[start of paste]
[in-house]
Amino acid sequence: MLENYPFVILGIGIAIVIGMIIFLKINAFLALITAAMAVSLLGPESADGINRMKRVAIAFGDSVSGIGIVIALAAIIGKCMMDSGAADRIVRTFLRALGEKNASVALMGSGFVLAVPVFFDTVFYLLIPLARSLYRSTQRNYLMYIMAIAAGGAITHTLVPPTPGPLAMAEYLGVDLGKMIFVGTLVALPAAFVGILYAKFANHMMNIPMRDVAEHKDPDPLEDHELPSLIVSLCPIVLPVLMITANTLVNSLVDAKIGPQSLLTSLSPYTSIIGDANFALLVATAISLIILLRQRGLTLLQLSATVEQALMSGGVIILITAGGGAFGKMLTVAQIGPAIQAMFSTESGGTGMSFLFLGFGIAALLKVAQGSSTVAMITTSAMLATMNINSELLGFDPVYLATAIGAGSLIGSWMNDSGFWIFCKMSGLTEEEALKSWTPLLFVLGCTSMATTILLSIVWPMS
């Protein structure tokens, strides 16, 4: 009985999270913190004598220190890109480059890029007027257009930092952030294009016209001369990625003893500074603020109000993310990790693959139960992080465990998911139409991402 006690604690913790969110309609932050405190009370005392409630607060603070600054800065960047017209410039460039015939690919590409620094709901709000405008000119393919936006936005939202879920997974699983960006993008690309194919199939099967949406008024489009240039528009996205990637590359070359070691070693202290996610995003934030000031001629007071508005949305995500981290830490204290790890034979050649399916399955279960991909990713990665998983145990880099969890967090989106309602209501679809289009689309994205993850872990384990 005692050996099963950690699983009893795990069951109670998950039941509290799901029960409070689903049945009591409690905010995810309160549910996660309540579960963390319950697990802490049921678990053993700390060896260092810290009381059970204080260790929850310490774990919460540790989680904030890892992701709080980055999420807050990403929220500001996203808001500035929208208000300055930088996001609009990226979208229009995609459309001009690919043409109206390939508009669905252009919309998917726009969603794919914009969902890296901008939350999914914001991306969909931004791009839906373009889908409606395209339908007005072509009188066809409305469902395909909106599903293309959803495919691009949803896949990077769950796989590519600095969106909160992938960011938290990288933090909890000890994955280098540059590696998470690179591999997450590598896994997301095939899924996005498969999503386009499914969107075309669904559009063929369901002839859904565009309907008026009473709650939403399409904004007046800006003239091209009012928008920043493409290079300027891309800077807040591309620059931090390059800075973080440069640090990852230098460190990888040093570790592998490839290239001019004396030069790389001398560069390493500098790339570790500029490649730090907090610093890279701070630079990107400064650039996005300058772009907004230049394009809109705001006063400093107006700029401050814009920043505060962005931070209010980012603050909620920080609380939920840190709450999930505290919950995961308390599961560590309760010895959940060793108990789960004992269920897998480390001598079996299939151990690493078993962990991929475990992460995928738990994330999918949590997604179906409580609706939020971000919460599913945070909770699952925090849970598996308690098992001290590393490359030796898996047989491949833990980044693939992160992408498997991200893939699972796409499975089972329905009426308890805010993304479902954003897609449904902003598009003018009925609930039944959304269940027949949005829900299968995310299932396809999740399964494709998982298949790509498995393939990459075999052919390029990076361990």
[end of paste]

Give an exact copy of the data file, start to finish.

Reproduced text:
[in-house]
Amino acid sequence: MLENYPFVILGIGIAIVIGMIIFLKINAFLALITAAMAVSLLGPESADGINRMKRVAIAFGDSVSGIGIVIALAAIIGKCMMDSGAADRIVRTFLRALGEKNASVALMGSGFVLAVPVFFDTVFYLLIPLARSLYRSTQRNYLMYIMAIAAGGAITHTLVPPTPGPLAMAEYLGVDLGKMIFVGTLVALPAAFVGILYAKFANHMMNIPMRDVAEHKDPDPLEDHELPSLIVSLCPIVLPVLMITANTLVNSLVDAKIGPQSLLTSLSPYTSIIGDANFALLVATAISLIILLRQRGLTLLQLSATVEQALMSGGVIILITAGGGAFGKMLTVAQIGPAIQAMFSTESGGTGMSFLFLGFGIAALLKVAQGSSTVAMITTSAMLATMNINSELLGFDPVYLATAIGAGSLIGSWMNDSGFWIFCKMSGLTEEEALKSWTPLLFVLGCTSMATTILLSIVWPMS
């Protein structure tokens, strides 16, 4: 009985999270913190004598220190890109480059890029007027257009930092952030294009016209001369990625003893500074603020109000993310990790693959139960992080465990998911139409991402 006690604690913790969110309609932050405190009370005392409630607060603070600054800065960047017209410039460039015939690919590409620094709901709000405008000119393919936006936005939202879920997974699983960006993008690309194919199939099967949406008024489009240039528009996205990637590359070359070691070693202290996610995003934030000031001629007071508005949305995500981290830490204290790890034979050649399916399955279960991909990713990665998983145990880099969890967090989106309602209501679809289009689309994205993850872990384990 005692050996099963950690699983009893795990069951109670998950039941509290799901029960409070689903049945009591409690905010995810309160549910996660309540579960963390319950697990802490049921678990053993700390060896260092810290009381059970204080260790929850310490774990919460540790989680904030890892992701709080980055999420807050990403929220500001996203808001500035929208208000300055930088996001609009990226979208229009995609459309001009690919043409109206390939508009669905252009919309998917726009969603794919914009969902890296901008939350999914914001991306969909931004791009839906373009889908409606395209339908007005072509009188066809409305469902395909909106599903293309959803495919691009949803896949990077769950796989590519600095969106909160992938960011938290990288933090909890000890994955280098540059590696998470690179591999997450590598896994997301095939899924996005498969999503386009499914969107075309669904559009063929369901002839859904565009309907008026009473709650939403399409904004007046800006003239091209009012928008920043493409290079300027891309800077807040591309620059931090390059800075973080440069640090990852230098460190990888040093570790592998490839290239001019004396030069790389001398560069390493500098790339570790500029490649730090907090610093890279701070630079990107400064650039996005300058772009907004230049394009809109705001006063400093107006700029401050814009920043505060962005931070209010980012603050909620920080609380939920840190709450999930505290919950995961308390599961560590309760010895959940060793108990789960004992269920897998480390001598079996299939151990690493078993962990991929475990992460995928738990994330999918949590997604179906409580609706939020971000919460599913945070909770699952925090849970598996308690098992001290590393490359030796898996047989491949833990980044693939992160992408498997991200893939699972796409499975089972329905009426308890805010993304479902954003897609449904902003598009003018009925609930039944959304269940027949949005829900299968995310299932396809999740399964494709998982298949790509498995393939990459075999052919390029990076361990």